What Your Doctor Is Reading
What your doctor is reading is a regular feature that reviews current information about medications from medical journals often read by physicians.
According to researchers at Wake Forest University, a class of oral drugs (the thiazolidinediones), which includes Avandia (rosiglitazone) and Actos (pioglitazone) may make heart failure worse in people with type 2 diabetes.
The researchers had written several scientific articles in 2007 reporting that these drugs doubled the risk of congestive heart failure, and one of the medications, Avandia, was associated with increased heart attacks.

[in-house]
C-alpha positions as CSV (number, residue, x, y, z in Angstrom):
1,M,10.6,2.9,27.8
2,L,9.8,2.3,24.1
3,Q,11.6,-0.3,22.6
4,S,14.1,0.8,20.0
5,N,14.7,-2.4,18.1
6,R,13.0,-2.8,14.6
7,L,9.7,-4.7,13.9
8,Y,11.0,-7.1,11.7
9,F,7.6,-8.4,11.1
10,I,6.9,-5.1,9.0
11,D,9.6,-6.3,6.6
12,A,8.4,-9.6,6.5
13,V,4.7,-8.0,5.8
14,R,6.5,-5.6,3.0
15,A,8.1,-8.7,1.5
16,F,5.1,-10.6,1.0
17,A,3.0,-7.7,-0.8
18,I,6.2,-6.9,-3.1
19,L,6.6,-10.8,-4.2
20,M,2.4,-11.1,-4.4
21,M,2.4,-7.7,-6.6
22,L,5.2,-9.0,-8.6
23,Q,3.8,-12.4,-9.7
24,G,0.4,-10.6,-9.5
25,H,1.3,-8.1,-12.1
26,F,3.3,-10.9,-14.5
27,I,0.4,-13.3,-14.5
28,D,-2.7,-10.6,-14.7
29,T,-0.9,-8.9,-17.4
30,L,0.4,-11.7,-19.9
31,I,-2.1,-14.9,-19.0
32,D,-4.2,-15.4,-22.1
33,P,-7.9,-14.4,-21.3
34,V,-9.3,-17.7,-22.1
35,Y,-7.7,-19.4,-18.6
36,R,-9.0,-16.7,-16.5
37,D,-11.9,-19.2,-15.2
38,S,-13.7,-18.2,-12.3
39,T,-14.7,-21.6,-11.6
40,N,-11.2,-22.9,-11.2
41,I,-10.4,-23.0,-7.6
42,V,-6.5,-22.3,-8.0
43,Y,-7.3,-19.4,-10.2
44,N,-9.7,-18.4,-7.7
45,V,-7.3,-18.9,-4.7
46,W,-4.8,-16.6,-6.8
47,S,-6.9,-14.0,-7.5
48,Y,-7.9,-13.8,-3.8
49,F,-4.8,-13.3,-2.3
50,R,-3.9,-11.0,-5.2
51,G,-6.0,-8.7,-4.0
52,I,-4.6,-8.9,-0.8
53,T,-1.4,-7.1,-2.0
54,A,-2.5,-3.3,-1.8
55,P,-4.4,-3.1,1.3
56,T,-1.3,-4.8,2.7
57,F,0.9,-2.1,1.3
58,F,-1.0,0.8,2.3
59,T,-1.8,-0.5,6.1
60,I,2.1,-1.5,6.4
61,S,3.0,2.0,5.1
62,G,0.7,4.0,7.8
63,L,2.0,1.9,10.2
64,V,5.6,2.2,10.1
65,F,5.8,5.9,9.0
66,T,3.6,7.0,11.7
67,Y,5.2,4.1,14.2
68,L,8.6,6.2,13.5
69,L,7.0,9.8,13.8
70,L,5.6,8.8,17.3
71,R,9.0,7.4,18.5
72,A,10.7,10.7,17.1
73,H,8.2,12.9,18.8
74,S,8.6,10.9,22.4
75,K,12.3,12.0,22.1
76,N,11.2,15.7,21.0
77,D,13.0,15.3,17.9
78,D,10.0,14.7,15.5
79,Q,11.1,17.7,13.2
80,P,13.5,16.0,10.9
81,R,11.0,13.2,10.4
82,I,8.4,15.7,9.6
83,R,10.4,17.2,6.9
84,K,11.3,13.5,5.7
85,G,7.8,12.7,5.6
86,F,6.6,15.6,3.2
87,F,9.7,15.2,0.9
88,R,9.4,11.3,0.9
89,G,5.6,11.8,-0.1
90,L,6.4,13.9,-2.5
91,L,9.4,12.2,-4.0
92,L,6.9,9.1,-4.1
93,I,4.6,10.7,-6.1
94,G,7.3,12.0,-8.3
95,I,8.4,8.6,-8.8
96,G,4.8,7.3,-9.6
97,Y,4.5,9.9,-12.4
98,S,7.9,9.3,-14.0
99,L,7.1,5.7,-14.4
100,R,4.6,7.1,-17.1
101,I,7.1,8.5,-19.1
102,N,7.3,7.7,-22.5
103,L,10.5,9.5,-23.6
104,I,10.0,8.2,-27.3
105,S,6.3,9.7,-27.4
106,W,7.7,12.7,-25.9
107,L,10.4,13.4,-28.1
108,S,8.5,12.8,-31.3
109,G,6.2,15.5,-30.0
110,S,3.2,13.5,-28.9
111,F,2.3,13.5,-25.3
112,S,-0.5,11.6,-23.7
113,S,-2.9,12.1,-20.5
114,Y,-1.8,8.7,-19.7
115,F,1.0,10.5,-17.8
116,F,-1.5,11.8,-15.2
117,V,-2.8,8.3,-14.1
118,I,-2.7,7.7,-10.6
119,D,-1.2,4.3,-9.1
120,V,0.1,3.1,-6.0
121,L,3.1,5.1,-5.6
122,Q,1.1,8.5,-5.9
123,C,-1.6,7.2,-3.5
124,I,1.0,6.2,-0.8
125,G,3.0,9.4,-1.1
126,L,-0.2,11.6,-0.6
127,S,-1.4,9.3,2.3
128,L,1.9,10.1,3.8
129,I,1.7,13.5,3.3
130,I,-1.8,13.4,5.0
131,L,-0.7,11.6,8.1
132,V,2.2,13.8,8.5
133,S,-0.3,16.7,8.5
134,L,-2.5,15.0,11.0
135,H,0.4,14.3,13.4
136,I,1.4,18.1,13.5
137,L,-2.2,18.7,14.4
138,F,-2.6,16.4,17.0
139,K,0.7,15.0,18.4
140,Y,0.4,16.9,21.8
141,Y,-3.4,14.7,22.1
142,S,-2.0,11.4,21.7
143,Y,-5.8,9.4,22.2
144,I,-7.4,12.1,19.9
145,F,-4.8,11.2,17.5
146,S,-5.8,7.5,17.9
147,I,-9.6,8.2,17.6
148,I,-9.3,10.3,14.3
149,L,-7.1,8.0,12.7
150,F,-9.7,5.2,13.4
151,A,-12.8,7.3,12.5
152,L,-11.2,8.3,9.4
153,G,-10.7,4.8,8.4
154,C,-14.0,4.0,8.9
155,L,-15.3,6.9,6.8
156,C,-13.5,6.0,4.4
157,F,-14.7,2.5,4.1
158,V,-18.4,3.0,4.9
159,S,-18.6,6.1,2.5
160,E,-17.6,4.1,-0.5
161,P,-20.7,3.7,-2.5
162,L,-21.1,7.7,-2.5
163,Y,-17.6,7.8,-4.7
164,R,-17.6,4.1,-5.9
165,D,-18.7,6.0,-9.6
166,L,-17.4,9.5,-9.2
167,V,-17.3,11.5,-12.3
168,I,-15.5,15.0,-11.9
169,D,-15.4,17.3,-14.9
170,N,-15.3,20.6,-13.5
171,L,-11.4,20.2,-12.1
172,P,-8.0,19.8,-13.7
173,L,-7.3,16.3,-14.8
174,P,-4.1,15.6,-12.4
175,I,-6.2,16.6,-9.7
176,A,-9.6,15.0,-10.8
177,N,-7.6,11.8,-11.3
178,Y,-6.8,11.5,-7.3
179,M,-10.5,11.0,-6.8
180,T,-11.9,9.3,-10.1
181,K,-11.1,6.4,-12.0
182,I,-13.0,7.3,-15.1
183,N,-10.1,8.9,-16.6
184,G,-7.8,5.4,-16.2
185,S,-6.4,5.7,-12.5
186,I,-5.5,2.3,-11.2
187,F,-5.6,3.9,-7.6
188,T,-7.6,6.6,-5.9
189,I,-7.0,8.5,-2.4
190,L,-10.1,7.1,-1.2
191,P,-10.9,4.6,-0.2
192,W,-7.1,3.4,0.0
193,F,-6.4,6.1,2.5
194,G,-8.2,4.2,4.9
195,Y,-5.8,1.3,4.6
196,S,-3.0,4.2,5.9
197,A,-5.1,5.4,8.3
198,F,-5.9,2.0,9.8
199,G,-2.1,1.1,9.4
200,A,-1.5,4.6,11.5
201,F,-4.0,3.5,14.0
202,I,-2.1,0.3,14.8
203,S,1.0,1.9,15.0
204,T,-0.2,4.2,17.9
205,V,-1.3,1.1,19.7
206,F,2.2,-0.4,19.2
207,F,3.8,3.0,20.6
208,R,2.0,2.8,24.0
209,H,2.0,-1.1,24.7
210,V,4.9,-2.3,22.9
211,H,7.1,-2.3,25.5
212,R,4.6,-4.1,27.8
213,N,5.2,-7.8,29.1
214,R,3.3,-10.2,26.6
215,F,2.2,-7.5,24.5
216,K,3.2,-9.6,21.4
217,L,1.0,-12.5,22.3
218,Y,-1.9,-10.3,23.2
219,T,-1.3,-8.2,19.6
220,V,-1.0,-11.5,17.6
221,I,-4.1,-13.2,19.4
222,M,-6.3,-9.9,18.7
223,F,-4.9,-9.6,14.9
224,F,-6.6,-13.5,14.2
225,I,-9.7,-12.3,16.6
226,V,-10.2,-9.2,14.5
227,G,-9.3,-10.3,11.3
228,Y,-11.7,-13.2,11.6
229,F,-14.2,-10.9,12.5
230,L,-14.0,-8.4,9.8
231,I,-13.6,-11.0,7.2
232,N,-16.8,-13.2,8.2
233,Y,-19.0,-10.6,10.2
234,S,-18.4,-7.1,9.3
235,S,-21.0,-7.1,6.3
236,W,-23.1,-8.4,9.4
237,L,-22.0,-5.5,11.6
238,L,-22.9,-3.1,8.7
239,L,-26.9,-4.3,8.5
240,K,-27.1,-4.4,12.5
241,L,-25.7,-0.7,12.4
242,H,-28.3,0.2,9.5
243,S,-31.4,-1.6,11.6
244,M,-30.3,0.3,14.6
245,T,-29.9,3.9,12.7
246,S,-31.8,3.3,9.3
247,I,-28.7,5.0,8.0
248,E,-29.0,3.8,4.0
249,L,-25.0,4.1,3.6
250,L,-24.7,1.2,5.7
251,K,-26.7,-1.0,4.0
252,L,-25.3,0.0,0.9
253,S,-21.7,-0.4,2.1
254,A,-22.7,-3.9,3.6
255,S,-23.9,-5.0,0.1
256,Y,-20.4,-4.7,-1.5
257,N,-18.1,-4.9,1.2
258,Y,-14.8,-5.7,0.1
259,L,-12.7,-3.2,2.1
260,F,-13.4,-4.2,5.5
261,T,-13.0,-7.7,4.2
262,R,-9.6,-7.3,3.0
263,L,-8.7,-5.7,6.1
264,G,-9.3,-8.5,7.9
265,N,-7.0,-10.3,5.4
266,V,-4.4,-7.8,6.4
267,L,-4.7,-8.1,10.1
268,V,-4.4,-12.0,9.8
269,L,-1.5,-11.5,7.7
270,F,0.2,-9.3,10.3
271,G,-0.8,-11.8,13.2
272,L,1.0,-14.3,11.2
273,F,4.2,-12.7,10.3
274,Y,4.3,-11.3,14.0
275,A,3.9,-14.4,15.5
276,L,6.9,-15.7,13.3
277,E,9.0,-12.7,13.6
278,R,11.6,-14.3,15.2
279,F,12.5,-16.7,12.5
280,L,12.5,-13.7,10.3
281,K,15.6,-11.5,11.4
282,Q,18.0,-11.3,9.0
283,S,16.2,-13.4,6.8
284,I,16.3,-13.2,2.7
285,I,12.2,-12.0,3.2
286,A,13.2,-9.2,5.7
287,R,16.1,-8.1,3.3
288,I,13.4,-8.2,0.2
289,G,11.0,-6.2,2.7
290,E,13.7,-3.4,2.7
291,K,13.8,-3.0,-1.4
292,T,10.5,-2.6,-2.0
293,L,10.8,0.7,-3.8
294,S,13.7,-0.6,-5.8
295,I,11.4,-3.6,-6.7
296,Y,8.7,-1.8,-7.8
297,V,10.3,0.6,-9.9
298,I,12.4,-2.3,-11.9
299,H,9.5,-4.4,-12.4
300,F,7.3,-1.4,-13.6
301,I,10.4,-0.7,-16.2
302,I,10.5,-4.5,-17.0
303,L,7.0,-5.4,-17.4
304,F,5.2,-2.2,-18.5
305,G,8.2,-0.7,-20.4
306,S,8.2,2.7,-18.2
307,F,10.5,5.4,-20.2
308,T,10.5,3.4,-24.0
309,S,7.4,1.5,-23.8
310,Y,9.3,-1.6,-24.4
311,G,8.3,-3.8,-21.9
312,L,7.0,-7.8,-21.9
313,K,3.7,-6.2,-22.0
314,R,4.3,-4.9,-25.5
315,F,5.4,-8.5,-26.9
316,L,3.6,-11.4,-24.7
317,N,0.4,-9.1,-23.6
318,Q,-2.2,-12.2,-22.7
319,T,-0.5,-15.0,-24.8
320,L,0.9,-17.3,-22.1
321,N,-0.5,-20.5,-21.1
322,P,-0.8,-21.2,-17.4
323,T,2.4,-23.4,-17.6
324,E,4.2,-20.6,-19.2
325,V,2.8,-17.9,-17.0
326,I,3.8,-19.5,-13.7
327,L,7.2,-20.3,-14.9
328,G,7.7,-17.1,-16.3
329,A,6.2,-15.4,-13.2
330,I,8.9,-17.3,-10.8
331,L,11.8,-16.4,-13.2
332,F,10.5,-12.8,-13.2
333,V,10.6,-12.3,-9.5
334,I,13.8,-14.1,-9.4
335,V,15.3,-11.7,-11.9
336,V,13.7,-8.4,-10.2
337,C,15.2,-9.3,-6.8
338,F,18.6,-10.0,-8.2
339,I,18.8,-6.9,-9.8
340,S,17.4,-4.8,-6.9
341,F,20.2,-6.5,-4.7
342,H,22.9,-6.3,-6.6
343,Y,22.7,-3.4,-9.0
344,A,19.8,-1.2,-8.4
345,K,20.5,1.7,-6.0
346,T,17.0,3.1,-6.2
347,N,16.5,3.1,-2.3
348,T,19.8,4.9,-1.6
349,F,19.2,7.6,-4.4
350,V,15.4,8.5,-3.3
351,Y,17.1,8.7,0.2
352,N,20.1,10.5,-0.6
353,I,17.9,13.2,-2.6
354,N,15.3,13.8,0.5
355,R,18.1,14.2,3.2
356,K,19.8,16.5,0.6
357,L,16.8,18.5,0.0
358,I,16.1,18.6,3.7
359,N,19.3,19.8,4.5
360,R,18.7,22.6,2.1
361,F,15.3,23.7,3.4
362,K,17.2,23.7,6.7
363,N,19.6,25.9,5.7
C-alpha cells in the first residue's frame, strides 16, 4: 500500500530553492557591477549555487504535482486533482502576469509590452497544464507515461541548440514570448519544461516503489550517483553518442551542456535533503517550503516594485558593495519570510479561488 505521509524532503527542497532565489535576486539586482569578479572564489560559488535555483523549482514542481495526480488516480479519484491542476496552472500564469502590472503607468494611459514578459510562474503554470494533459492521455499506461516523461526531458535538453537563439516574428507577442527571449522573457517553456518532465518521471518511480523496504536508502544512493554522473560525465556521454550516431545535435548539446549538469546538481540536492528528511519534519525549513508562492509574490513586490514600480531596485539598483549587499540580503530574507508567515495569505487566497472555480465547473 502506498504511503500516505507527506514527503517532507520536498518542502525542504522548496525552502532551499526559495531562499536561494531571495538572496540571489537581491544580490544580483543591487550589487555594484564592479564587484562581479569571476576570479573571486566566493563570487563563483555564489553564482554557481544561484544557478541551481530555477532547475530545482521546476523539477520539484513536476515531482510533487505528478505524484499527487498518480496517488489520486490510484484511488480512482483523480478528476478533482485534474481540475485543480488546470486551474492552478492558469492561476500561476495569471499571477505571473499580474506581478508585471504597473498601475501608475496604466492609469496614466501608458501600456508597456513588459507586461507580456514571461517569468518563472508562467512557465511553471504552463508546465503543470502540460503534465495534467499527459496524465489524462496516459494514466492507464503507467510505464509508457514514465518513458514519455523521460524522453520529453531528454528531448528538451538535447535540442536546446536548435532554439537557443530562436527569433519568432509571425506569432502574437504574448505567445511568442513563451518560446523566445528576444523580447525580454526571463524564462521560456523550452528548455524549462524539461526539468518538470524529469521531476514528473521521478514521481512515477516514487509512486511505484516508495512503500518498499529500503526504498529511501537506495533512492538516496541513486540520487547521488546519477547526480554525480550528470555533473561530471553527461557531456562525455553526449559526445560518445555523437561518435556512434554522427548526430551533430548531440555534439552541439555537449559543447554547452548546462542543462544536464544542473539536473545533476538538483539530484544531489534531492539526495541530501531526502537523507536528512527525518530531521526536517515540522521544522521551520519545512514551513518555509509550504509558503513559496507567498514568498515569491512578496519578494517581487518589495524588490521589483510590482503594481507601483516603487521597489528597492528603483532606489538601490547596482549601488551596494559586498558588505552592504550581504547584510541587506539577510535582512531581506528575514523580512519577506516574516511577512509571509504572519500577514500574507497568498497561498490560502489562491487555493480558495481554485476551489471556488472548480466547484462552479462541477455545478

In a hard-hitting editorial published in the September edition of the medical journal Heart, the researchers recommend that regulators should limit the use of this class of diabetes medications. They also question the rationale for leaving Avandia on the market.
In an interview, one of the researchers noted that, "Safer, cheaper and more effective treatment alternatives are available that do not carry these negative cardiovascular risks in patients with diabetes.”
Last year, the U.S. Food and Drug Administration (FDA) required the makers of both Actos and Avandia to place a black box warning – the FDA’s strongest warning – on their labels indicating the increased risk of heart disease.
- FDA Press Release on Avandia and Actos Black Box Warning
- Science Daily:Class Of Diabetes Drugs Carries Significant Cardiovascular Risks
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